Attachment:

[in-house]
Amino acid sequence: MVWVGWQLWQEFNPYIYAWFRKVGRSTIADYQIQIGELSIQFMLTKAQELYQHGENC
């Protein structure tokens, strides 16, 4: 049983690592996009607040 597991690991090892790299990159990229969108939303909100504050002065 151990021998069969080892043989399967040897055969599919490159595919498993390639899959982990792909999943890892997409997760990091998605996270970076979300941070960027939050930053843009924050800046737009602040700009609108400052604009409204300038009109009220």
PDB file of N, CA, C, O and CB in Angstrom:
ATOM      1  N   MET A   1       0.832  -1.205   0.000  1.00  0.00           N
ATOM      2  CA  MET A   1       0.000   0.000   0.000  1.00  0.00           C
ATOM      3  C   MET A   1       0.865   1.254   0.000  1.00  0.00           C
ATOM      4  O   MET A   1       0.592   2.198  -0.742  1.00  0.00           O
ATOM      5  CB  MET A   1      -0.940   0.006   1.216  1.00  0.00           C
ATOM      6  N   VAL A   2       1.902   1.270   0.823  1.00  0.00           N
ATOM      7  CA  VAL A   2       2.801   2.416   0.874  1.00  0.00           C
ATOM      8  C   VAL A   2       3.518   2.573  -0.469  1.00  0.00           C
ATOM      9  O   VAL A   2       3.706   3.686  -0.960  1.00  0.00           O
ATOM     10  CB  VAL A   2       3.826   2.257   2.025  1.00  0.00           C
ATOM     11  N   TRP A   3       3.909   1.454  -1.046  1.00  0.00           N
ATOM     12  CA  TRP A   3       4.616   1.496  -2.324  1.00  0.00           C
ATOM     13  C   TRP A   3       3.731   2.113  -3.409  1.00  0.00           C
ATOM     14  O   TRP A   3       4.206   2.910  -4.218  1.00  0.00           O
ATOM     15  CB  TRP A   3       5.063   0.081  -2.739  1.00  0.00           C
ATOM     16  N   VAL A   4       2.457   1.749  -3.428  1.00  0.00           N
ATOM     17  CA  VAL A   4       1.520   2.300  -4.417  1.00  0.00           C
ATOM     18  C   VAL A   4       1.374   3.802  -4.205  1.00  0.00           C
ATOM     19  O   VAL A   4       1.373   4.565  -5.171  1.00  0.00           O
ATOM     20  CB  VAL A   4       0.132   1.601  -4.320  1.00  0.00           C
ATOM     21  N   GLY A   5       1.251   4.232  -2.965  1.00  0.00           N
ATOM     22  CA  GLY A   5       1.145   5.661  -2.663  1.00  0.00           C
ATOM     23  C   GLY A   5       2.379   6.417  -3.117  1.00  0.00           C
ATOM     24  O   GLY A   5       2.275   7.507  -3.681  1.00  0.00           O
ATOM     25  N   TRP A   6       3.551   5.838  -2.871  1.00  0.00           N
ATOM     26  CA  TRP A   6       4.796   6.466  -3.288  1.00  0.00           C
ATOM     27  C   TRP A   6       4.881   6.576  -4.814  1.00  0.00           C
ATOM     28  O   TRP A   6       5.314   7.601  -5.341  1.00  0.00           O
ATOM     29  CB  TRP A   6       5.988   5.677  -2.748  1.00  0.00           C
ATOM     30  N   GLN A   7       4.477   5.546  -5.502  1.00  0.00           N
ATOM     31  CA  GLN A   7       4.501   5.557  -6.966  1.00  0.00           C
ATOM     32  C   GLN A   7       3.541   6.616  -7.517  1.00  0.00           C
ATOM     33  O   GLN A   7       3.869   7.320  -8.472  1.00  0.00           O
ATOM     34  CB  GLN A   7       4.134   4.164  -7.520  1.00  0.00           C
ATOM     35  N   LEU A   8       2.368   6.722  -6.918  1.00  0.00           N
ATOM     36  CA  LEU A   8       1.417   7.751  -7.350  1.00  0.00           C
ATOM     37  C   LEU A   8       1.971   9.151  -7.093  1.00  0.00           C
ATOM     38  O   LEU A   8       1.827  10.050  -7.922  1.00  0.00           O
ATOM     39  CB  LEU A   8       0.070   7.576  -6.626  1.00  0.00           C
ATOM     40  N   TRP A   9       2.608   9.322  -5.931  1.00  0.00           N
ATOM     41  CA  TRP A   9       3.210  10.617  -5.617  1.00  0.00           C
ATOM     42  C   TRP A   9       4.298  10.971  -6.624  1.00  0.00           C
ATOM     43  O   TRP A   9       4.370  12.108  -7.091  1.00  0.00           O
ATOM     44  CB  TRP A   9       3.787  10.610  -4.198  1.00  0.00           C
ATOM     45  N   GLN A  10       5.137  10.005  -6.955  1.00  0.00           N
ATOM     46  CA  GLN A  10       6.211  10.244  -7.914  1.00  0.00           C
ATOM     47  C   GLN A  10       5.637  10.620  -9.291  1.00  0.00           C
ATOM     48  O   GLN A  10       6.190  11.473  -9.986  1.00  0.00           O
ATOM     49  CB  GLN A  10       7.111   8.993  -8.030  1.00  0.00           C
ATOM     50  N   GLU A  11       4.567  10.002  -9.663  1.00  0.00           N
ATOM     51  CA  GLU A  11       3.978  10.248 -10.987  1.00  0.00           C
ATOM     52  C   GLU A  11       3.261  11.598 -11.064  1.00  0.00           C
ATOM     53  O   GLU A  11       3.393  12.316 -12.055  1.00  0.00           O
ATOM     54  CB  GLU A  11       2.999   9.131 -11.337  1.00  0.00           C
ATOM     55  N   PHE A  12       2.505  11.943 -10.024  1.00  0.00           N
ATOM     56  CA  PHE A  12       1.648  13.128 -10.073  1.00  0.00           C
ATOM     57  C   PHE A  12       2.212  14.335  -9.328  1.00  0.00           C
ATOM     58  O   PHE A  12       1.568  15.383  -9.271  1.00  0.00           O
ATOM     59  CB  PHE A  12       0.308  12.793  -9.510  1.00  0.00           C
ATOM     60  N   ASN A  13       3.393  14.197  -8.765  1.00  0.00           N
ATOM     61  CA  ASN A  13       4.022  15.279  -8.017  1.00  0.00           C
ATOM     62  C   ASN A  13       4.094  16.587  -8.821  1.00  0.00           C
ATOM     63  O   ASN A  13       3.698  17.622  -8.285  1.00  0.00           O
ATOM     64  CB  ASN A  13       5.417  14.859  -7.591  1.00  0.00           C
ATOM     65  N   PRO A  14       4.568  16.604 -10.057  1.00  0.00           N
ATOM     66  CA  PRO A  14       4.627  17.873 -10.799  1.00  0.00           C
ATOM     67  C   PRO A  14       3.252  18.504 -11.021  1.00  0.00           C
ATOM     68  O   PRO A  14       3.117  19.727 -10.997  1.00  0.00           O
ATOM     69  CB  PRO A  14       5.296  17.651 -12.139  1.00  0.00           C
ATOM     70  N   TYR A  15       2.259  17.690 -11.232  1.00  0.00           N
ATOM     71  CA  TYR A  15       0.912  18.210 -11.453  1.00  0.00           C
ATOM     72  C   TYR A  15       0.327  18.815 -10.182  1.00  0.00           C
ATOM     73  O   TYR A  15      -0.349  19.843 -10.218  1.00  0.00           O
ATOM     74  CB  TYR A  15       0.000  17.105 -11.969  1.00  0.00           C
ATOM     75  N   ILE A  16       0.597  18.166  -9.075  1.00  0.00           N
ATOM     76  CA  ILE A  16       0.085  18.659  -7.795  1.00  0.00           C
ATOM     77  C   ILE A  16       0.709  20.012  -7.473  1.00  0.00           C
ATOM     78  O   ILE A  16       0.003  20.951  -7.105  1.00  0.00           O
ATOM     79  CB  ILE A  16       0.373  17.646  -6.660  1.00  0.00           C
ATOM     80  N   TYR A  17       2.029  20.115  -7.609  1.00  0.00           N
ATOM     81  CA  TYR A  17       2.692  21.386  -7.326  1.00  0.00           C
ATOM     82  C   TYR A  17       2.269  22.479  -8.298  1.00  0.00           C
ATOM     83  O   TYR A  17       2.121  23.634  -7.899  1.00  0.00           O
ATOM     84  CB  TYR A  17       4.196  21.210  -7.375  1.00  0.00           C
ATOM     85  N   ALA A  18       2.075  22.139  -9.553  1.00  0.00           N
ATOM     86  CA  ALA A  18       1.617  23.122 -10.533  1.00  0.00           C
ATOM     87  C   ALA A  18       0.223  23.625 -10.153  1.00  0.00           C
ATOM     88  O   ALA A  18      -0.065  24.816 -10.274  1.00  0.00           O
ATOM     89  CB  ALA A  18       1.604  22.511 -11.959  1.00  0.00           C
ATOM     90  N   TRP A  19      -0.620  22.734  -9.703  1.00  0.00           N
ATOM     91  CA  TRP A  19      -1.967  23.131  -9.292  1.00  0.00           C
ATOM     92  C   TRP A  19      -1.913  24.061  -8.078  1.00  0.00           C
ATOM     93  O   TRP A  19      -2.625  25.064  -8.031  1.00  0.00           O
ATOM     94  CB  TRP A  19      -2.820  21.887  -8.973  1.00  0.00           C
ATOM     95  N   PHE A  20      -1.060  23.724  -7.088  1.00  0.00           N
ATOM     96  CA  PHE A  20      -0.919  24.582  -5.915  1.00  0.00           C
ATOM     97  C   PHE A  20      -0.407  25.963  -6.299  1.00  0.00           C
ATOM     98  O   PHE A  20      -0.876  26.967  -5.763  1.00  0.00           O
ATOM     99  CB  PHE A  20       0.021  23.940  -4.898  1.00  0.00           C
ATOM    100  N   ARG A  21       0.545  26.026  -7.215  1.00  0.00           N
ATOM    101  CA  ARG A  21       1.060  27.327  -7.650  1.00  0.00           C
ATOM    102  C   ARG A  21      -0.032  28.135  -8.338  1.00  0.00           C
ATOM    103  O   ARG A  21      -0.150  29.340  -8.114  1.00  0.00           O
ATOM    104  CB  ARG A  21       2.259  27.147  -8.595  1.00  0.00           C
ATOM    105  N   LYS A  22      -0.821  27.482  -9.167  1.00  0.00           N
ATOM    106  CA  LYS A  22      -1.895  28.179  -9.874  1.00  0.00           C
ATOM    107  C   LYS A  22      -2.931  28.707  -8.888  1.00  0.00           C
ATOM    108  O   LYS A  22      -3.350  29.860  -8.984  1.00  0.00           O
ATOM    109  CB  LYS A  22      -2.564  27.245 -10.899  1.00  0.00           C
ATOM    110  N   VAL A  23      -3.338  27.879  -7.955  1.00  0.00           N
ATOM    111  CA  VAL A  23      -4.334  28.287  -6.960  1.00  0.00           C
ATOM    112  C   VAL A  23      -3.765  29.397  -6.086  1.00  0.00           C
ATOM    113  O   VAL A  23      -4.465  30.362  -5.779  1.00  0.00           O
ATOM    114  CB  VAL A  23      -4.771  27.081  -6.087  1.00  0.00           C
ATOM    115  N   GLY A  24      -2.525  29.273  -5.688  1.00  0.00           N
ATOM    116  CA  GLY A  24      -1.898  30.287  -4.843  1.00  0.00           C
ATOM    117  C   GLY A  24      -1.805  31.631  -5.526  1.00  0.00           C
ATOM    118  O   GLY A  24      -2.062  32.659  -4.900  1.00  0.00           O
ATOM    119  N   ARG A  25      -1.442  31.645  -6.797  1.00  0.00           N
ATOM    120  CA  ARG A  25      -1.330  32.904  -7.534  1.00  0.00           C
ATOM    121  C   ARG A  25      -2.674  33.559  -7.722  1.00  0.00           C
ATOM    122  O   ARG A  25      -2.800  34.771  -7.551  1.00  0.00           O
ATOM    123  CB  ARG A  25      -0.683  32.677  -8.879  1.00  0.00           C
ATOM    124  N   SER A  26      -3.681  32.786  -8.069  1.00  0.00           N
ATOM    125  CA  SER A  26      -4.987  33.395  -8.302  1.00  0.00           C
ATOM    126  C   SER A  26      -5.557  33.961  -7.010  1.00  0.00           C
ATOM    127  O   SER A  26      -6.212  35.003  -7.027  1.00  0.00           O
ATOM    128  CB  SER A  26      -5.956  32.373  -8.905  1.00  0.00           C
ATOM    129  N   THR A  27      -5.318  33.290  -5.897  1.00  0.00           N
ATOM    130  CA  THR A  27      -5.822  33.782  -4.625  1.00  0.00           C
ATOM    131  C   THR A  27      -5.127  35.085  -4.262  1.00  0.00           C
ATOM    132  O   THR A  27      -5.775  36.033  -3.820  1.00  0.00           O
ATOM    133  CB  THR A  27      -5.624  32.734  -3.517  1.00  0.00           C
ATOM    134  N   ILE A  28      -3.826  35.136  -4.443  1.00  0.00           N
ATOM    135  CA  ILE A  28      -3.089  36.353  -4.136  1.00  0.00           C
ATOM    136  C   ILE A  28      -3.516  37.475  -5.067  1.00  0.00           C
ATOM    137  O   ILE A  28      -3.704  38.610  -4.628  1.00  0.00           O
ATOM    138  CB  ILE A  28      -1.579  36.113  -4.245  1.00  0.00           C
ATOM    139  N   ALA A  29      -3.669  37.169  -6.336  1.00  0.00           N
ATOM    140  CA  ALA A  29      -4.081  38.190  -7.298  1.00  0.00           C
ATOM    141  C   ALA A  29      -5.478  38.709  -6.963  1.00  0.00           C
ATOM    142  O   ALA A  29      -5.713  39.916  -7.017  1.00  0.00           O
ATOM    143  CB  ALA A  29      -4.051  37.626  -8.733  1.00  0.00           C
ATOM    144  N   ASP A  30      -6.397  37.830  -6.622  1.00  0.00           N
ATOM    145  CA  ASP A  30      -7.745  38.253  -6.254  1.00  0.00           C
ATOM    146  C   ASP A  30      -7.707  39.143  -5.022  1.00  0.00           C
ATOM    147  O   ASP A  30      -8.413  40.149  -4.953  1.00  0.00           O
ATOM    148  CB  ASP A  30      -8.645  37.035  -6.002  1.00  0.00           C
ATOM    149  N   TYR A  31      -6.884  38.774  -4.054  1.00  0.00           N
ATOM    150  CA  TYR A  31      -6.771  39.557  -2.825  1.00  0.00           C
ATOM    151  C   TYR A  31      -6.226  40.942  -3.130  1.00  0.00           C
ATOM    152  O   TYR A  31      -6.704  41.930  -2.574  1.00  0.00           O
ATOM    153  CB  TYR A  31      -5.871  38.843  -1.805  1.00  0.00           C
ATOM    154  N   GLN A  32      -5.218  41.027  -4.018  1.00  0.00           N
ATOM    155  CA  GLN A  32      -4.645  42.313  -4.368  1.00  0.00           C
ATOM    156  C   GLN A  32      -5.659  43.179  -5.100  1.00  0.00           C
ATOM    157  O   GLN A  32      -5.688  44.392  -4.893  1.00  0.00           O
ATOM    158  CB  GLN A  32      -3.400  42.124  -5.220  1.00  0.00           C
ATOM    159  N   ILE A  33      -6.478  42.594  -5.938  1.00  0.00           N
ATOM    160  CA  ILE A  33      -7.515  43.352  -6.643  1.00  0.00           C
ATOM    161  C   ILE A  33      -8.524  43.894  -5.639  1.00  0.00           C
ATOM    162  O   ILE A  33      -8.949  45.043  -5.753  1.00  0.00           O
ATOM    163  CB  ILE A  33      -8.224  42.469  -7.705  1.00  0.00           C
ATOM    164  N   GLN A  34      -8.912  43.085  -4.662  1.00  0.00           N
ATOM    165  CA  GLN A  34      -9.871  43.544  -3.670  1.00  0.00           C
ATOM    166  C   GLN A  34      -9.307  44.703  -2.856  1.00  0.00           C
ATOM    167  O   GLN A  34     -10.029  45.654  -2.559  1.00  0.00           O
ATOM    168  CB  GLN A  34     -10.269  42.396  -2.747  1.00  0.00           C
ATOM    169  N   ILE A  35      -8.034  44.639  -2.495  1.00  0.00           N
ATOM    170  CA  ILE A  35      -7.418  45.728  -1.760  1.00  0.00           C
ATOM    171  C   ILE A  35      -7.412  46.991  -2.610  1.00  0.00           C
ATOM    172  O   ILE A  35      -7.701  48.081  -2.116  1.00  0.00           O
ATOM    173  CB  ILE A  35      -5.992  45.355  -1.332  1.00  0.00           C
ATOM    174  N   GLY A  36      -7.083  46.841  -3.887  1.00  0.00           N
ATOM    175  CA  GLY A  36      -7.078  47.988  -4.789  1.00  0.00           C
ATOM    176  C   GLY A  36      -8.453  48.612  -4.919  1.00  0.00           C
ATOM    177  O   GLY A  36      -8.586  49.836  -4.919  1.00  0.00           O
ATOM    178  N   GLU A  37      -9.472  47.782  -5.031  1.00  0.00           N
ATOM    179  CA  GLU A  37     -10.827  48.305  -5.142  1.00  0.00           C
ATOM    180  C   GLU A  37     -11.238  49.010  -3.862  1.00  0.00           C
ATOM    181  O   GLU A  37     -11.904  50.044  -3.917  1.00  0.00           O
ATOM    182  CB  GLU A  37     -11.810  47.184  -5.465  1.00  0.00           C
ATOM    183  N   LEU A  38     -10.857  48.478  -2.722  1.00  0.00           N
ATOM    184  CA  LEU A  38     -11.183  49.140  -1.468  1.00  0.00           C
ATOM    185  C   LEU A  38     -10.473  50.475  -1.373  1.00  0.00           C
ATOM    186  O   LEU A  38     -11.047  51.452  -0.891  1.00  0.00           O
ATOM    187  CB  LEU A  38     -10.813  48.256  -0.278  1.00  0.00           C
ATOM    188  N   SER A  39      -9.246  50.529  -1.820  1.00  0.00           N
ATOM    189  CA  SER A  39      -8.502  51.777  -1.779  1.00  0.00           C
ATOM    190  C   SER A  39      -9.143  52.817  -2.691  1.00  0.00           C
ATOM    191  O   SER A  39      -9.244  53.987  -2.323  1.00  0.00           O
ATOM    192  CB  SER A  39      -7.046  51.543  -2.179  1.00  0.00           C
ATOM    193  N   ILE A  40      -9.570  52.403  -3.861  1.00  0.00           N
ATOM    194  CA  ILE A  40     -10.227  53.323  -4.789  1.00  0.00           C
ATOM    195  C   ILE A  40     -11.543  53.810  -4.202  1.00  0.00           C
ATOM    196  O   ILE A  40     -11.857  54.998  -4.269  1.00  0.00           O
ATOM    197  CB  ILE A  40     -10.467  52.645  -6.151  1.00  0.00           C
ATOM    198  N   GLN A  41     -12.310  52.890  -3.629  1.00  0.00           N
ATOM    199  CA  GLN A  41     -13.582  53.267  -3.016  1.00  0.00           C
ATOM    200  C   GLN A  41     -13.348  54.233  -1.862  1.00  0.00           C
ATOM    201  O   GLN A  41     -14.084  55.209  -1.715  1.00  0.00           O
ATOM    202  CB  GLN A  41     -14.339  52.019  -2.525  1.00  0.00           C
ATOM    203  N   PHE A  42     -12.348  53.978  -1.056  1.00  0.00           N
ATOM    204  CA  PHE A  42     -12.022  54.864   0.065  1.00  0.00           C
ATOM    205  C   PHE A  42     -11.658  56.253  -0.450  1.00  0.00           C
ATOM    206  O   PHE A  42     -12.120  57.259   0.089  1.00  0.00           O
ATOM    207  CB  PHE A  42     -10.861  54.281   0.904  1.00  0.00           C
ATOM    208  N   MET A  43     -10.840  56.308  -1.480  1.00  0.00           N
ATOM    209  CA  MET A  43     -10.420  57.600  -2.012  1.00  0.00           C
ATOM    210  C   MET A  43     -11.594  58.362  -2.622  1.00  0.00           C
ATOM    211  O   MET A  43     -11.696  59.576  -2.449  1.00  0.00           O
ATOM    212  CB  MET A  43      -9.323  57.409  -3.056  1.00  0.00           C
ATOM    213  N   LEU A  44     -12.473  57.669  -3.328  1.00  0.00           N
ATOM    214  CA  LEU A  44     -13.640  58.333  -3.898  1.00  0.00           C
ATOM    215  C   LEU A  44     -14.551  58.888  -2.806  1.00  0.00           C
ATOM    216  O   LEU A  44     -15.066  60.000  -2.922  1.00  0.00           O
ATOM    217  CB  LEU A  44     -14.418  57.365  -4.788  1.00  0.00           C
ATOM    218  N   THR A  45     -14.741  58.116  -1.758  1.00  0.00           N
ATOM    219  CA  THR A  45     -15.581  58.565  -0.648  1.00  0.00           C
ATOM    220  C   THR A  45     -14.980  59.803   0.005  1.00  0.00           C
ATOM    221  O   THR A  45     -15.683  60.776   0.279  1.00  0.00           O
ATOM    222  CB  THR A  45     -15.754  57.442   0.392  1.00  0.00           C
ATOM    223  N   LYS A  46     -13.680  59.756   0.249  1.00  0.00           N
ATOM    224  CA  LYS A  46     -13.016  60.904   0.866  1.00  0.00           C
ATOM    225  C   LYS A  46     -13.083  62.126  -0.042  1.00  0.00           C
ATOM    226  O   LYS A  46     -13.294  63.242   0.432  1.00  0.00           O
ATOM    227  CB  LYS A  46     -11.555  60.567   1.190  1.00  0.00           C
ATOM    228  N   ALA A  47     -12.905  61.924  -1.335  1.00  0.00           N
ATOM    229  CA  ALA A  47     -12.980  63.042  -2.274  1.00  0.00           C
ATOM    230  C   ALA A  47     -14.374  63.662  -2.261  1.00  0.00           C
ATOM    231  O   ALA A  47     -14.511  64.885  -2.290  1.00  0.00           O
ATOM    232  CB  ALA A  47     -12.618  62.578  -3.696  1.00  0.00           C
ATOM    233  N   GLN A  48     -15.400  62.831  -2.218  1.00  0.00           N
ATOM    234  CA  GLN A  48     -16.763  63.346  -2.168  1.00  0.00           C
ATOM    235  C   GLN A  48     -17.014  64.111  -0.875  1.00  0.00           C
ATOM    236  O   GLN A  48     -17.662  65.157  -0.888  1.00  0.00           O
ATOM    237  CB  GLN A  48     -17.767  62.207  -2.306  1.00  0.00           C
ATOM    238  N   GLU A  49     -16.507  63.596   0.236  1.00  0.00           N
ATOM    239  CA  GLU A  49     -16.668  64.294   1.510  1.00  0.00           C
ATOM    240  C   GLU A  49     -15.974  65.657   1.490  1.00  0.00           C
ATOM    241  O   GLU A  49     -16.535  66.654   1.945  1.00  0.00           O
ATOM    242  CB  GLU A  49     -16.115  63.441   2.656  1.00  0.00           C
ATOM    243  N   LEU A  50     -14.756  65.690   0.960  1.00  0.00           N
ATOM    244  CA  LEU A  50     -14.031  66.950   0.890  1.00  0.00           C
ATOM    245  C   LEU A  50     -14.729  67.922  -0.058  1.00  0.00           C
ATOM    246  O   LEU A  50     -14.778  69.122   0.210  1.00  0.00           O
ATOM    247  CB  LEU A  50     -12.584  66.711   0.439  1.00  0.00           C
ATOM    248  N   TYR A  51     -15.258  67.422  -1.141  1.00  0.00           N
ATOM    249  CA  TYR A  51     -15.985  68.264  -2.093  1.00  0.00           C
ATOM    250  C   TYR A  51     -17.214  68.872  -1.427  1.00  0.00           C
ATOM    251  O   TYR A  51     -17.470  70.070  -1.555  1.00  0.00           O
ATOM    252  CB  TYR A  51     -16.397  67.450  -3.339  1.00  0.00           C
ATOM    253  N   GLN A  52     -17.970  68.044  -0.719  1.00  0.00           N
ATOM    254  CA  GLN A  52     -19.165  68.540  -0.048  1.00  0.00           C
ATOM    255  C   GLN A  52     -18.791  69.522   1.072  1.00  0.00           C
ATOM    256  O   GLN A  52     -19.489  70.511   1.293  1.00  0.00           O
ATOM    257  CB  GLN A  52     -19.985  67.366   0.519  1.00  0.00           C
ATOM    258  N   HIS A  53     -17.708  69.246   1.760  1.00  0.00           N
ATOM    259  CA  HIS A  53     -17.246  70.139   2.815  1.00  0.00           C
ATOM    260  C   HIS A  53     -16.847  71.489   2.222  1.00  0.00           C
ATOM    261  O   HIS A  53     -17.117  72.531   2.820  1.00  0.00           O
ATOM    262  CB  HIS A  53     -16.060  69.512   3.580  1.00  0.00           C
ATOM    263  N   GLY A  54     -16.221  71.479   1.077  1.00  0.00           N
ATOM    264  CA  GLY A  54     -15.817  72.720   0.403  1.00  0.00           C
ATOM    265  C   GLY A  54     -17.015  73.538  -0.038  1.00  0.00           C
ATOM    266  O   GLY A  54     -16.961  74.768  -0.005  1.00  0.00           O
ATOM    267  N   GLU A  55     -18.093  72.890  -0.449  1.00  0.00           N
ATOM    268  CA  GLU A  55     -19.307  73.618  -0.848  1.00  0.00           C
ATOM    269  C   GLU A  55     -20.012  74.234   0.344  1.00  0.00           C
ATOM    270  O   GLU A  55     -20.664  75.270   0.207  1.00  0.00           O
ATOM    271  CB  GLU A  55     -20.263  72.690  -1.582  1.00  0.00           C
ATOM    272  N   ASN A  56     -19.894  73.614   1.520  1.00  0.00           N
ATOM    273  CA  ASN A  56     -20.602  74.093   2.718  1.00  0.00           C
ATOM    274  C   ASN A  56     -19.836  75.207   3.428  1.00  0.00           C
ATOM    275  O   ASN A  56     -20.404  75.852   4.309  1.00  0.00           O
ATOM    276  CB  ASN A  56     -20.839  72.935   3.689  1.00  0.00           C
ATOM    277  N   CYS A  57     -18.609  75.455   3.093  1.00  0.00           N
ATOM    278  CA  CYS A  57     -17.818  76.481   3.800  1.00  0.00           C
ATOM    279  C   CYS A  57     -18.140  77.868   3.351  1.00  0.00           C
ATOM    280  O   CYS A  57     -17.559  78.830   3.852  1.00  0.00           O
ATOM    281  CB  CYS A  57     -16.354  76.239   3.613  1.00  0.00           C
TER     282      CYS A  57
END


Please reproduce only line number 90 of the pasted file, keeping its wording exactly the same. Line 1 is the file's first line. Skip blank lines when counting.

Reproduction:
ATOM     86  CA  ALA A  18       1.617  23.122 -10.533  1.00  0.00           C